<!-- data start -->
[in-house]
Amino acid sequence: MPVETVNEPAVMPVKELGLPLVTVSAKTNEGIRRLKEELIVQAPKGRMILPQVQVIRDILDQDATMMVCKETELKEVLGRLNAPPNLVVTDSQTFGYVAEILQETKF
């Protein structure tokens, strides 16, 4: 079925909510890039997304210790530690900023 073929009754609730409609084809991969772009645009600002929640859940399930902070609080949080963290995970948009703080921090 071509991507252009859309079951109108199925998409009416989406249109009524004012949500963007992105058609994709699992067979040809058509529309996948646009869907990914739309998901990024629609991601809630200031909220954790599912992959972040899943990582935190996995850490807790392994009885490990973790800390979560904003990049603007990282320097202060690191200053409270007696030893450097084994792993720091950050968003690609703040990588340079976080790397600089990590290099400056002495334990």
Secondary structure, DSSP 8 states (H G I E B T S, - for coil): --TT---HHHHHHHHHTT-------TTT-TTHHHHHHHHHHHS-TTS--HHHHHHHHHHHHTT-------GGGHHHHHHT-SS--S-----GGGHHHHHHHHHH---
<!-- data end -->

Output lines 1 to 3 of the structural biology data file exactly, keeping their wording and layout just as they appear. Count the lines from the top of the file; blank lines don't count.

[in-house]
Amino acid sequence: MPVETVNEPAVMPVKELGLPLVTVSAKTNEGIRRLKEELIVQAPKGRMILPQVQVIRDILDQDATMMVCKETELKEVLGRLNAPPNLVVTDSQTFGYVAEILQETKF
């Protein structure tokens, strides 16, 4: 079925909510890039997304210790530690900023 073929009754609730409609084809991969772009645009600002929640859940399930902070609080949080963290995970948009703080921090 071509991507252009859309079951109108199925998409009416989406249109009524004012949500963007992105058609994709699992067979040809058509529309996948646009869907990914739309998901990024629609991601809630200031909220954790599912992959972040899943990582935190996995850490807790392994009885490990973790800390979560904003990049603007990282320097202060690191200053409270007696030893450097084994792993720091950050968003690609703040990588340079976080790397600089990590290099400056002495334990």